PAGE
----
Trump should “Can­cel or­der!” of $1 tril­lion in spend­ing, for now

The Denver Post - - PERSPECTIVE -

Pres­i­dent-elect Don­ald Trump should heed his own ad­vice and “Can­cel or­der!” for his $1 tril­lion spend­ing pack­age, at least for now.

Turns out Trump was mostly right with his re­cent Twit­ter post at­tack­ing Boe­ing for plans to build two new Air Force One planes for $3.75 bil­lion.

But his aim was a lit­tle off. It’s not ex­clu­sively Boe­ing’s fault the govern­ment is go­ing to spend that much on two planes.

What Trump says in 140 char­ac­ters, how­ever im­per­fect and ill-ad­vised, is ex­actly what The Wash­ing­ton Post said in a front-page story this week: There is ex­treme waste in govern­ment con­tract­ing.

The Post found ev­i­dence that the Pen­tagon hid $125 bil­lion in ad­min­is­tra­tive waste, much of it fun­neled through con­tracts with pri­vate com­pa­nies.

Un­for­tu­nately, the prob­lem isn’t lim­ited to de­fense. It’s ram­pant across the fed­eral govern­ment’s pro­cure­ment pro­cesses. And here’s the scary part. Trump is get­ting ready to drop some­thing like $1 tril­lion in in­fra­struc­ture spend­ing in his first 100 days. Given the bi­par­ti­san agree­ment for some kind of stim­u­lus, his plan al­most seems in­evitable.

“We are go­ing to fix our in­ner cities and re­build our high­ways, bridges, tun­nels, air­ports, schools, hos­pi­tals,” Trump said dur­ing his vic­tory speech a month ago. “We’re go­ing to re­build our in­fra­struc­ture, which will be­come — by the way — sec­ond to none. And we will put mil­lions of our peo­ple to work as we re­build it.”

For that money to have any real im­pact on the econ­omy, and to leave the last­ing legacy of Pres­i­dent Dwight D. Eisen­hower (a name both Trump and Hil­lary Clin­ton evoked when talk­ing about their plans), Trump will have to re­form how such money is dis­trib­uted and spent. But en­act­ing mean­ing­ful re­form is not go­ing to hap­pen in Trump’s first three months in of­fice. Ac­com­plish­ing such a task will in­volve tak­ing down a legacy of crony­ism and graft.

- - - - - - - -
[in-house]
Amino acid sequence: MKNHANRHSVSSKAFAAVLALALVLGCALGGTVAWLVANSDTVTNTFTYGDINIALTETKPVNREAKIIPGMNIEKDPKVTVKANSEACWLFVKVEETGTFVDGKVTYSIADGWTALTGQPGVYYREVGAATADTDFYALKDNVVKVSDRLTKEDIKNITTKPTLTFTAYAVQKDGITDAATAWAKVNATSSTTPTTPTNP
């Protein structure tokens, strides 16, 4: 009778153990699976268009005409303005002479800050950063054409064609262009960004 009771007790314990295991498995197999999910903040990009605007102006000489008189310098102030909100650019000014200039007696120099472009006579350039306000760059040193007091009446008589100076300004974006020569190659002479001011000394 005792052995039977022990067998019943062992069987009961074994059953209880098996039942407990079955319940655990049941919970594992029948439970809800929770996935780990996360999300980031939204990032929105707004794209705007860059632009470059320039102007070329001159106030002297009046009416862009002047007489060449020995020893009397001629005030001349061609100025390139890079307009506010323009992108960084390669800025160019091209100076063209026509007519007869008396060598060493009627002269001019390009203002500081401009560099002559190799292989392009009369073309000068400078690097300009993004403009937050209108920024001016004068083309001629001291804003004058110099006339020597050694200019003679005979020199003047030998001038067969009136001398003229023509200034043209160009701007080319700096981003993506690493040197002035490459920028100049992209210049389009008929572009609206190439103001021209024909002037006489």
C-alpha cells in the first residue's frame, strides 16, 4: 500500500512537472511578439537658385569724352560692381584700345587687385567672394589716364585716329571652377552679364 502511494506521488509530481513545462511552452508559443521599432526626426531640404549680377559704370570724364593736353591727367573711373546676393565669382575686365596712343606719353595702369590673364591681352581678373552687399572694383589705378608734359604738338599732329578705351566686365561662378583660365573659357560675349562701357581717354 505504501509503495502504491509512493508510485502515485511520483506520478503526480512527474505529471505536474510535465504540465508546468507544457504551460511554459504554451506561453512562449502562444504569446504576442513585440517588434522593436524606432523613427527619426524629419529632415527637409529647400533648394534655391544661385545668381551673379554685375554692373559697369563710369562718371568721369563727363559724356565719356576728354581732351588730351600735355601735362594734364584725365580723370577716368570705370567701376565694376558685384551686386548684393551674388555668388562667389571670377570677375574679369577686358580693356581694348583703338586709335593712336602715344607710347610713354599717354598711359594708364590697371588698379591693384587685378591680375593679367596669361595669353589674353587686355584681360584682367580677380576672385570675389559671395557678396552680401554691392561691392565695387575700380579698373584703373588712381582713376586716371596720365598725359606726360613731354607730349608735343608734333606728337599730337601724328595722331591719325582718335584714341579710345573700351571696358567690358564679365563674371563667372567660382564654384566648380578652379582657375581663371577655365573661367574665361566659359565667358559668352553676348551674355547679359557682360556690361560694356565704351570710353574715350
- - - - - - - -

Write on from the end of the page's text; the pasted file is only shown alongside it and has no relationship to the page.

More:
The pres­i­dent-elect and Congress ought to slow down their de­sire to sad­dle the na­tion with even more out-of­con­trol spend­ing, and first de­sign a sys­tem ac­tu­ally able to en­sure the tax­pay­ers’ money will reach in­tended tar­gets.

Trump’s plan talks a good game. He pledges to “link in­creases in spend­ing to re­forms that stream­line per­mit­ting and ap­provals, improve the project de­liv­ery sys­tem, and cut waste­ful spend­ing on boon­dog­gles.”

He also pledges to “com­plete projects faster and at lower cost through sig­nif­i­cant reg­u­la­tory re­form and end­ing need­less red tape.” Be­fore a dime gets spent, we hope Congress backs Trump’s calls for th­ese re­forms.

Democrats can play their part in this con­ser­va­tive­backed spend­ing spree by be­ing vig­i­lant. There are some good pro­tec­tions in the “red tape:” Rules and reg­u­la­tions that were drafted in re­sponse to a spe­cific abuser, such as a friend of a con­gress­man who got a lu­cra­tive con­tract, a his­tory of racism and sex­ism in pub­lic bid­ding pro­cesses, and price goug­ing.

Can both ef­fi­ciency and reg­u­la­tion live in har­mony? Cer­tainly.

Also, Trump’s plan em­pha­sizes pub­lic-pri­vate part­ner­ships and tax cred­its to in­cen­tivize busi­ness in­vest­ments. Congress needs to set tight guardrails defin­ing where ex­actly this money is headed to keep it a pub­lic in­fra­struc­ture plan and not a pri­vate sub­sidy.

Trump should learn from the mixed re­sults both pres­i­dents Barack Obama and Ge­orge W. Bush had with their stim­u­lus spend­ing — bil­lions can dis­ap­pear quickly with­out thought­ful in­vest­ment and mean­ing­ful over­sight.

Oth­er­wise, Trump could find him­self sub­ject to de­ri­sive tweets that ar­gue: “Costs are out of con­trol. Can­cel or­der!”

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